As described above regarding the role of the registered dietician, patient education regarding healthy, well balanced diets, exercise, and long-term maintenance of a healthy weight is important and may help reduce the risk of relapse or chronicity.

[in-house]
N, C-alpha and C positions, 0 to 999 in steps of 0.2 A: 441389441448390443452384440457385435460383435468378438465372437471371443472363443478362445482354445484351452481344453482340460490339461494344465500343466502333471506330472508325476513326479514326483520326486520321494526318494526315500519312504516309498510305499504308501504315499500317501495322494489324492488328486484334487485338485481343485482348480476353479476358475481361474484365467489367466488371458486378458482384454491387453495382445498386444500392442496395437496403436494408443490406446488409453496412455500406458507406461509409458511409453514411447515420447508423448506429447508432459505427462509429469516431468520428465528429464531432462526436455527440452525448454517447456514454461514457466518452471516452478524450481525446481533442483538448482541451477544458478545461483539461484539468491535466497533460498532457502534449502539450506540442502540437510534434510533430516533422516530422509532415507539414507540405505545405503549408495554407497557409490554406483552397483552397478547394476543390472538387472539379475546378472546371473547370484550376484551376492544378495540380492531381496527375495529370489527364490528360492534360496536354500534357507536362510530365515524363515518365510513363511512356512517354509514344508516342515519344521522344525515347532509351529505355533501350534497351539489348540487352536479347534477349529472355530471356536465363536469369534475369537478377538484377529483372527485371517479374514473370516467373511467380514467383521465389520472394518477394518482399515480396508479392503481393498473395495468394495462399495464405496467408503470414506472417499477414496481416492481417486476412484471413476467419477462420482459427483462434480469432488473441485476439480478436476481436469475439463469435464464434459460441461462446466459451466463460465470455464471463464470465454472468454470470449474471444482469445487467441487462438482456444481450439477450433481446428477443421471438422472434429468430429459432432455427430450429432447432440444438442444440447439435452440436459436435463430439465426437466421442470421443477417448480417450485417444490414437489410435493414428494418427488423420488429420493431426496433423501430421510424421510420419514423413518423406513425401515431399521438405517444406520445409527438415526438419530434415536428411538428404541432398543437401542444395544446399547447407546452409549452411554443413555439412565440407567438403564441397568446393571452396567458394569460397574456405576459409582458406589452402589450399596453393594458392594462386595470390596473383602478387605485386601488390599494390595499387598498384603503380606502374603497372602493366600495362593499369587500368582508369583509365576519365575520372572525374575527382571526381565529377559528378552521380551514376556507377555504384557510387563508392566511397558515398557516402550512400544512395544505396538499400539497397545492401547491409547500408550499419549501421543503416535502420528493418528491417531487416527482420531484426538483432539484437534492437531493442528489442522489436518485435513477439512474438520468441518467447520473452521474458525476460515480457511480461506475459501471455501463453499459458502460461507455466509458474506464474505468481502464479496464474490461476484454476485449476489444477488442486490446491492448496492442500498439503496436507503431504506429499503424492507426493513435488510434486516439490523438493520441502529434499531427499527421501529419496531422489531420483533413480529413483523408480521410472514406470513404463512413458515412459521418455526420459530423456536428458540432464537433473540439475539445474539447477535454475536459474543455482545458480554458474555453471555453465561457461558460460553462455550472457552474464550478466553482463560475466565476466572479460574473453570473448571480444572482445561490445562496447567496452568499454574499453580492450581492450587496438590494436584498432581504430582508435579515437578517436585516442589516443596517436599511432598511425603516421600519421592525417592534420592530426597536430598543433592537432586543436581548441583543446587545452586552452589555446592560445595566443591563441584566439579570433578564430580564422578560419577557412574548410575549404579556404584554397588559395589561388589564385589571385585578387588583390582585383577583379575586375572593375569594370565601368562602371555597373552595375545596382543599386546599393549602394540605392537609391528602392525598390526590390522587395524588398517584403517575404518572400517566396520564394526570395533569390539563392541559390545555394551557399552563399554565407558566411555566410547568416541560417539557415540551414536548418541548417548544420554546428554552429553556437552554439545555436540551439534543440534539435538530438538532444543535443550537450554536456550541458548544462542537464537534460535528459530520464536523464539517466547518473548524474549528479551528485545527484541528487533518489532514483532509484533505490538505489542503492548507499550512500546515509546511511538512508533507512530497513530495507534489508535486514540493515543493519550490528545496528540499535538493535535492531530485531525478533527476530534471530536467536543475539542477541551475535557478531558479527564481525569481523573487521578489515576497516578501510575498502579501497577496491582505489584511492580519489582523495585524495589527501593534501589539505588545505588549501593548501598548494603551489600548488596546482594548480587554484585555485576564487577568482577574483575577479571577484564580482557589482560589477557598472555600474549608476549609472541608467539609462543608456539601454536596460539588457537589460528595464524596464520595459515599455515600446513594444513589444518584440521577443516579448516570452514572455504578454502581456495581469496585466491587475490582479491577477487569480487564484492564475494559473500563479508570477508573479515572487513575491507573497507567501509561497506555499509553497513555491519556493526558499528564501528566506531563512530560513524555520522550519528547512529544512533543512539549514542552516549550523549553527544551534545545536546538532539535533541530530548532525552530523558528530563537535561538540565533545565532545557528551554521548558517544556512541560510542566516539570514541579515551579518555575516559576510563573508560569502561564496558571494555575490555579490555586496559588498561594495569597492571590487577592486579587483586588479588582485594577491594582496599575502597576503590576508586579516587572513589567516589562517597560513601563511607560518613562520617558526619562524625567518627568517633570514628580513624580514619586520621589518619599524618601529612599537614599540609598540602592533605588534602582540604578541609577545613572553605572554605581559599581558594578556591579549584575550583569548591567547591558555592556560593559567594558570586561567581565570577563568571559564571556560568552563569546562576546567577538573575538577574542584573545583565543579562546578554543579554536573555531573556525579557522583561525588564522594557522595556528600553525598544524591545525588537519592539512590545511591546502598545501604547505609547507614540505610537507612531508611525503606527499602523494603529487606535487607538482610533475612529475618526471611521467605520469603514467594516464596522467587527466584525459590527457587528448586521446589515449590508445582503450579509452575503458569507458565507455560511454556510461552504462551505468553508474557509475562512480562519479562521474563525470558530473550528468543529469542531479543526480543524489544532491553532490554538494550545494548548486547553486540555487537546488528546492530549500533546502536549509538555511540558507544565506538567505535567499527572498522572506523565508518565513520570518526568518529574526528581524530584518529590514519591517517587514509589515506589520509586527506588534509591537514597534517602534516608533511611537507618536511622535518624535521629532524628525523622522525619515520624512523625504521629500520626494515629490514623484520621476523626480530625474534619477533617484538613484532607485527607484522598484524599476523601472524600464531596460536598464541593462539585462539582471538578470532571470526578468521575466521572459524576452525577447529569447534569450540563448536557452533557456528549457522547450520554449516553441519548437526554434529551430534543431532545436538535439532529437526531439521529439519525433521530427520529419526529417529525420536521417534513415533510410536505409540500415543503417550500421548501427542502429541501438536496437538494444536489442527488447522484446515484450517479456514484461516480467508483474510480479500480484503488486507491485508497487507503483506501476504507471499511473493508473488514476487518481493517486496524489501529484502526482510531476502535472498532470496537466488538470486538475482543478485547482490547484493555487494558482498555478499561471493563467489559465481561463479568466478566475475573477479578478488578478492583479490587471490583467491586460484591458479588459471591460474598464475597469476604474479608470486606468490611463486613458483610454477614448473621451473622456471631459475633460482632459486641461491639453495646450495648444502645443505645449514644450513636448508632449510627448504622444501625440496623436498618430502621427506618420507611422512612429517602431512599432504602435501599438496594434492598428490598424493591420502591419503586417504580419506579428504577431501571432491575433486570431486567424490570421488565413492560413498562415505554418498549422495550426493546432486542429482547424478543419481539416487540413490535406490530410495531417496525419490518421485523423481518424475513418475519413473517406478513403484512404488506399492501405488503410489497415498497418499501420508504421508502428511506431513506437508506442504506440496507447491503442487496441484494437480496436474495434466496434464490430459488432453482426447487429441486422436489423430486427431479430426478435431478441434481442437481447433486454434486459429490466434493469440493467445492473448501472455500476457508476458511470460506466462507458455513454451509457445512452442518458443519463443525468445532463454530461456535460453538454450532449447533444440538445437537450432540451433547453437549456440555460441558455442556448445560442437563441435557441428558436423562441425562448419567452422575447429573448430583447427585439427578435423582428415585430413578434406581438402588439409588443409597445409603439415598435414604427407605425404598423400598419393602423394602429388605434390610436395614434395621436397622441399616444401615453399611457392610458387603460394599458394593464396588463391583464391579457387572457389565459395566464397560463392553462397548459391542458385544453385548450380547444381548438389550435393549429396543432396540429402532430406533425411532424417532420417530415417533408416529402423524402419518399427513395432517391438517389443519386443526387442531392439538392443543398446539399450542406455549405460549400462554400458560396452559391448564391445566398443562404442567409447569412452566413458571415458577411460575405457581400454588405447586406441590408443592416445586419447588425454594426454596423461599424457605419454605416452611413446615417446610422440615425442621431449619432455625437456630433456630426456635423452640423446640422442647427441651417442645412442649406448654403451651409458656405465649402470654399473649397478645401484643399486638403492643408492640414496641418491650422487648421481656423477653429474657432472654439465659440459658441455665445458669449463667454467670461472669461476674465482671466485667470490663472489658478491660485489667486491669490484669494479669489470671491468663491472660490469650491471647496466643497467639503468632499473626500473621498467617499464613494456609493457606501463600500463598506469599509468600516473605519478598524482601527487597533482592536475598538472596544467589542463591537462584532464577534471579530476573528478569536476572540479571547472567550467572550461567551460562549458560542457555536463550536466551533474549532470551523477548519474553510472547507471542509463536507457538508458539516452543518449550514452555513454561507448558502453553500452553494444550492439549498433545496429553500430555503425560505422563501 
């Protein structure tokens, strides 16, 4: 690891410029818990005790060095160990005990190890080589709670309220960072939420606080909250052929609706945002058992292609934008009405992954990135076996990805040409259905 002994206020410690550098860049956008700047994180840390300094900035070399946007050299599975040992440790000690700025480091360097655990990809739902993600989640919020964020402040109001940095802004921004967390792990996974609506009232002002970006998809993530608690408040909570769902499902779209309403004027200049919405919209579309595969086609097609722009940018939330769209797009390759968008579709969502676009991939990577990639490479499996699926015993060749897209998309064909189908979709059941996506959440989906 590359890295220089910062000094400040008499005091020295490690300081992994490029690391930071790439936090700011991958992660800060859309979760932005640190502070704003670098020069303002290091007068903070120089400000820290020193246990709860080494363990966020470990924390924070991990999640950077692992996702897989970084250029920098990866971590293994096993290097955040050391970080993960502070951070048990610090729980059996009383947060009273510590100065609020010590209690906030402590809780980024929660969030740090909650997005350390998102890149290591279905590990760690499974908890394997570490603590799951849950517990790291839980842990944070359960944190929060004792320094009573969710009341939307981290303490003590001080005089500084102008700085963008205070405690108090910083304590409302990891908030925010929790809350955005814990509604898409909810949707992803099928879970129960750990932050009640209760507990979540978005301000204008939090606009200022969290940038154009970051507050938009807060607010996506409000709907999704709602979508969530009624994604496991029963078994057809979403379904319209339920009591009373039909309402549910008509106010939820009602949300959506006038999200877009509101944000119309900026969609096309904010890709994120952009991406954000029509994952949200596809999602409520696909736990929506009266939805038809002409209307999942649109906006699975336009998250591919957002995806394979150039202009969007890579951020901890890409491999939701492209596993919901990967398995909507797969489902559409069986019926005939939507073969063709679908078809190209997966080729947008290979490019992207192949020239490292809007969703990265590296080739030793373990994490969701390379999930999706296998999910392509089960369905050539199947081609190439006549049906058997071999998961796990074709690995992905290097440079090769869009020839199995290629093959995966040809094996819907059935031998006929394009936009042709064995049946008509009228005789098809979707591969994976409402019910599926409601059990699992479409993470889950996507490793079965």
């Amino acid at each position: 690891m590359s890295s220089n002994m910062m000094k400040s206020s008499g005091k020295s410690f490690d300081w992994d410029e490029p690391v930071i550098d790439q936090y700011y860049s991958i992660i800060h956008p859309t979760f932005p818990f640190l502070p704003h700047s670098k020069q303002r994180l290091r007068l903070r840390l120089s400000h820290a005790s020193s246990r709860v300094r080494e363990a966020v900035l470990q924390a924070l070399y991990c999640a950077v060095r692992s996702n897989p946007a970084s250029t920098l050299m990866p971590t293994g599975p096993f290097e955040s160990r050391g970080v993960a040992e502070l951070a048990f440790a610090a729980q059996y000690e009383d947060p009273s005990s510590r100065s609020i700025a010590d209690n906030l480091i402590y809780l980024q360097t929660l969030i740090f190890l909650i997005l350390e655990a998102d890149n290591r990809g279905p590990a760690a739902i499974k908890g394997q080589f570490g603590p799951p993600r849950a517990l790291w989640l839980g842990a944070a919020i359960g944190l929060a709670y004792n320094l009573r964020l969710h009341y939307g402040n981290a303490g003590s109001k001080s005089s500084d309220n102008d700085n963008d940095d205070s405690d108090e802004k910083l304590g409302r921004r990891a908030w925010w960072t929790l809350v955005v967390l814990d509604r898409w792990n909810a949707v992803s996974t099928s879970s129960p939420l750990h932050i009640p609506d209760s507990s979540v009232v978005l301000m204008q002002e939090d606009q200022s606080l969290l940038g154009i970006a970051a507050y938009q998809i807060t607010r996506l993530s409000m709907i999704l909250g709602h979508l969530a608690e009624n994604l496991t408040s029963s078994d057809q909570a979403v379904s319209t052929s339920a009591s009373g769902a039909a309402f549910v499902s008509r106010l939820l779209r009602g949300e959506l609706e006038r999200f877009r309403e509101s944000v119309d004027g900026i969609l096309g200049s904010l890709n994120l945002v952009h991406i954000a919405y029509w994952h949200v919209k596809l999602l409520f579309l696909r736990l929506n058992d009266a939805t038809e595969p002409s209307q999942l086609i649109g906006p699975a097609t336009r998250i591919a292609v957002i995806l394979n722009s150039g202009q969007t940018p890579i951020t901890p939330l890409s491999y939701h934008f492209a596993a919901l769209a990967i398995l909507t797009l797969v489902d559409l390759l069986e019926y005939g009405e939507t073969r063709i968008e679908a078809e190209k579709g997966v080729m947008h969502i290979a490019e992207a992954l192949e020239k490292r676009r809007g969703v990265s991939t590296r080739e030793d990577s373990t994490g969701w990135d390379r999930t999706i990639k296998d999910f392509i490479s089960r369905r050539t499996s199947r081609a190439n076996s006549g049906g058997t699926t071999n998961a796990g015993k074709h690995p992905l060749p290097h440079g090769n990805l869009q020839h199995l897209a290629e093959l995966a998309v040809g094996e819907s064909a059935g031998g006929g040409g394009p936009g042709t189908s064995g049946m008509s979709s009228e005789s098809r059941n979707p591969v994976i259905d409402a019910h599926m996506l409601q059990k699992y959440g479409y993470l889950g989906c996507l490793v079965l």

All eating disorders appear to arise within a cultural context that places too high a value on thinness and engenders unreasonable expectations regarding physical appearance. Awareness of the cultural and social forces and education for both children and their parents regarding the attitudes and behaviors that foster eating disorders may reduce the prevalence of these syndromes. Opportunities for this kind of intervention abound in primary care, athletic, and educational settings. School-based programs that emphasize health, fitness and a range of physical and psychological competences have shown promise in being able to reduce the development of eating disorder-associated attitudes in vulnerable school-age populations. [119]